• The company receives a dollar for dollar income tax deduction on the entire stock sale price
  • An ESOP company can be 100% federal and state income tax exempt
  • ESOP companies outperform their peers with increased productivity and higher return on investment.


  • The employees enjoy enhanced retirement benefits of company stock with no out of pocket costs.
  • An ESOP’s orderly internal transfer of the company creates a more stable and reliable community employer than the intentions of an outside buyer.
  • The company remains an important contributor to the community’s social and economic fabric.


ESOPs have been studied in depth for nearly 35 years. These studies have proven that ESOPs can dramatically increase company performance in many areas. They foster an “ownership culture” in the company, which can make employees feel and act more like owners and less like employees. Other benefits ESOPs may provide are:

  • Increased profitability of the company.
  • Decreased costs, such as Workers Compensation, Re work, General expense levels and loss due to negligence or theft.
  • Increased return on assets.Increased retention and fewer turnovers of good employees.
  • Greater ability to recruit new employees
  • Significantly increased retirement benefits.


Corporate control after a sale to an ESOP is one of the biggest concerns of business owners. Many owners wish to maintain control and/or eventually turn control over to their children or key management, especially if debt was incurred to finance the transaction. Even in a 100% ESOP owned company, control can be maintained or designated by the seller regardless of the amount of stock sold to the ESOP. An ESOP trustee actually owns the stock, not the employees. A “directed” trustee may only vote the shares as directed by the board leaving the employees with little to no voting rights or access to sensitive corporate information.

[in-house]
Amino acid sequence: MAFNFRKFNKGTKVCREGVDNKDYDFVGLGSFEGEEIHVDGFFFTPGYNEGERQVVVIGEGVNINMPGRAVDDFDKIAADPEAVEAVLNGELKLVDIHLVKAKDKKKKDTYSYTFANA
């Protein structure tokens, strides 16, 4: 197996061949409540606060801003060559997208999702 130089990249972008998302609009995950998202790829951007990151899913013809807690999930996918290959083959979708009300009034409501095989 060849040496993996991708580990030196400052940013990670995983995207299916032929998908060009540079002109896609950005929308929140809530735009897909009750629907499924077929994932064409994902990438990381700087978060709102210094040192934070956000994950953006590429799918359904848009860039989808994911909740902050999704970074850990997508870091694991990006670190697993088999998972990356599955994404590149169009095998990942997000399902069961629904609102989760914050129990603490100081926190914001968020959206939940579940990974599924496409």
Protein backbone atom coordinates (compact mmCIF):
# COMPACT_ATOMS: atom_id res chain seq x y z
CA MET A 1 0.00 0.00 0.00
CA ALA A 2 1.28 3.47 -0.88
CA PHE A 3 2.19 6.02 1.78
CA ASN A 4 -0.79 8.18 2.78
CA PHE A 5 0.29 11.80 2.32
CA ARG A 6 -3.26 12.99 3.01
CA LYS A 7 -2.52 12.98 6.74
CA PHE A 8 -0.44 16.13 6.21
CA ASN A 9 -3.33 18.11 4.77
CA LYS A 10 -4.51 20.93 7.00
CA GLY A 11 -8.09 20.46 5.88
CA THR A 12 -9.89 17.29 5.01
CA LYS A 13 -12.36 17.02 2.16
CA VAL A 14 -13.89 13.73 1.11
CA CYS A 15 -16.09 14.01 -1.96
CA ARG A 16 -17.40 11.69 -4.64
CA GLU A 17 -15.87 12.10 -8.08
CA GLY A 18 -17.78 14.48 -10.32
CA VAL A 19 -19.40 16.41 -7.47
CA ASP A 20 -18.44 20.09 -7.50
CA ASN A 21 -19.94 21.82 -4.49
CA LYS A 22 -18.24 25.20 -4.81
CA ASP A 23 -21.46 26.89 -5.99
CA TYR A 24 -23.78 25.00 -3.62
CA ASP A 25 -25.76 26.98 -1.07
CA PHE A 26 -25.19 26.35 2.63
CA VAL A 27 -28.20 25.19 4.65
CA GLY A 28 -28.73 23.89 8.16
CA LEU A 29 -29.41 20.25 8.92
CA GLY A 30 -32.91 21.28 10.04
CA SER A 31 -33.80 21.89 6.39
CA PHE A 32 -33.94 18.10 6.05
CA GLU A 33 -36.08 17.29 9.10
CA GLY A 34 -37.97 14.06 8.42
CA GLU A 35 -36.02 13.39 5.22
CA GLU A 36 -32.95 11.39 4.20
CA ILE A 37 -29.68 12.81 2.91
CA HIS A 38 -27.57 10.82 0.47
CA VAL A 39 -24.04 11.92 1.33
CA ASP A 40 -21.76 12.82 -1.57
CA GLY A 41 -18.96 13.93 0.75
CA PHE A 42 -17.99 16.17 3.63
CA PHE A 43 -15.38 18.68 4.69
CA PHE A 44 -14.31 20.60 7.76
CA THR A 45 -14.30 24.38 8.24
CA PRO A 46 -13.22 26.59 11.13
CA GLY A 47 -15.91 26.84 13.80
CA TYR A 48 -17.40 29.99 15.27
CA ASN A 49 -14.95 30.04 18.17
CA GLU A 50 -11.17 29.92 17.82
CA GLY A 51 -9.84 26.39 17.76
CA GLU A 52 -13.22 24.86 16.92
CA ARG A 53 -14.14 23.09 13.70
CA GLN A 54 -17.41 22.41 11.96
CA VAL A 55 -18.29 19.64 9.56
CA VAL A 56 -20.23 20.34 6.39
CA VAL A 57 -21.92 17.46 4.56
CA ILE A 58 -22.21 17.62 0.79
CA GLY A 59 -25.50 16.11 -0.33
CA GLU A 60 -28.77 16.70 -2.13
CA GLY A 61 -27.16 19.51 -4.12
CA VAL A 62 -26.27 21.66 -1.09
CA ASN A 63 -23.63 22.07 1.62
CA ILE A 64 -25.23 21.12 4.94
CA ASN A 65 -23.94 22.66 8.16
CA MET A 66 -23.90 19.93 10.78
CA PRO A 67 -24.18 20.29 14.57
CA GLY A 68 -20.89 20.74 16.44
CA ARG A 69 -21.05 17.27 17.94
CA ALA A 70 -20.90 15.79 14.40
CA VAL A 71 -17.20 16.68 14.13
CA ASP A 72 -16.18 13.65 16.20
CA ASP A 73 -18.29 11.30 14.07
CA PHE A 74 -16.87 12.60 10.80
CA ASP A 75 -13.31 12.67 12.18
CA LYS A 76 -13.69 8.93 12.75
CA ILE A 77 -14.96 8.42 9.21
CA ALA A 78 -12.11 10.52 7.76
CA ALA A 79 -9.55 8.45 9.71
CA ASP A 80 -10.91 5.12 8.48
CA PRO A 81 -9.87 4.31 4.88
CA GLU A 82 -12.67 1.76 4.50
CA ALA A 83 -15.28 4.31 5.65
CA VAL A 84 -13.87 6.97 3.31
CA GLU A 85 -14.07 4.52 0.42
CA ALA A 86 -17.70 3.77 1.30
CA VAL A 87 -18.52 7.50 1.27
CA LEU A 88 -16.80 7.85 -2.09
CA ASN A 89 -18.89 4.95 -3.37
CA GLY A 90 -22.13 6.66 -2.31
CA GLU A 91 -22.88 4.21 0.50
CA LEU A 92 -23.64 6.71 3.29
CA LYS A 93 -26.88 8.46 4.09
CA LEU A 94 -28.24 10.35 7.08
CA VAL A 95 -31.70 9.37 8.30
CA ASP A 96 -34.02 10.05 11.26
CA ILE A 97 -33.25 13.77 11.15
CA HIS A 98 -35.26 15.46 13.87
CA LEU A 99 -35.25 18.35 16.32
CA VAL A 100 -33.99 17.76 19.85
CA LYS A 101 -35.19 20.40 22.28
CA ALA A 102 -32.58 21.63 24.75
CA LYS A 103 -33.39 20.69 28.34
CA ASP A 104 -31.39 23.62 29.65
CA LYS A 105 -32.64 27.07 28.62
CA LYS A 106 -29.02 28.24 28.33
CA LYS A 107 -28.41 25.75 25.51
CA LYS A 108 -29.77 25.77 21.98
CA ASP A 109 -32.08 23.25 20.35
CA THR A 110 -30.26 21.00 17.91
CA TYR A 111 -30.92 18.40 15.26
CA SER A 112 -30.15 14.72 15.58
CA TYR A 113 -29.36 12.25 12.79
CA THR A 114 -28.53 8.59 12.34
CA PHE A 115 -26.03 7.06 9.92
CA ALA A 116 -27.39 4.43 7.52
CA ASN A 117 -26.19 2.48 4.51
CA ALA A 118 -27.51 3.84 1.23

Many owners want their children and/or key management to eventually run and own the business, but they cannot afford to purchase the business nor obtain adequate financing. ESOP’s “Legacy Full Circle” increases direct ownership to the next generation over time without personal financing and the potentially conflicting goals and interference of outside unrelated interests. As employees leave the company for any reason, the company may repurchase the shares from the participants and retire the shares into treasury. This reduces the overall outstanding shares and increases the percentage of ownership that is held by outside the ESOP by the children and/or key management. In theory, when the last share is repurchased and retired, the shares held outside the ESOP represents 100% of the value of the company.

In summary, an ESOP is a ready and willing buyer and highly tax-advantaged business transition tool that is often an overlooked due to perceived complexity or lack of knowledge. An ESOP may be the ideal method to transfer a business on the seller’s timetable to the next generation without the interference and costs of outside parties. Baby boomer business owners around the country owe it to themselves to explore their options and the impact of waiting too long to learn the facts.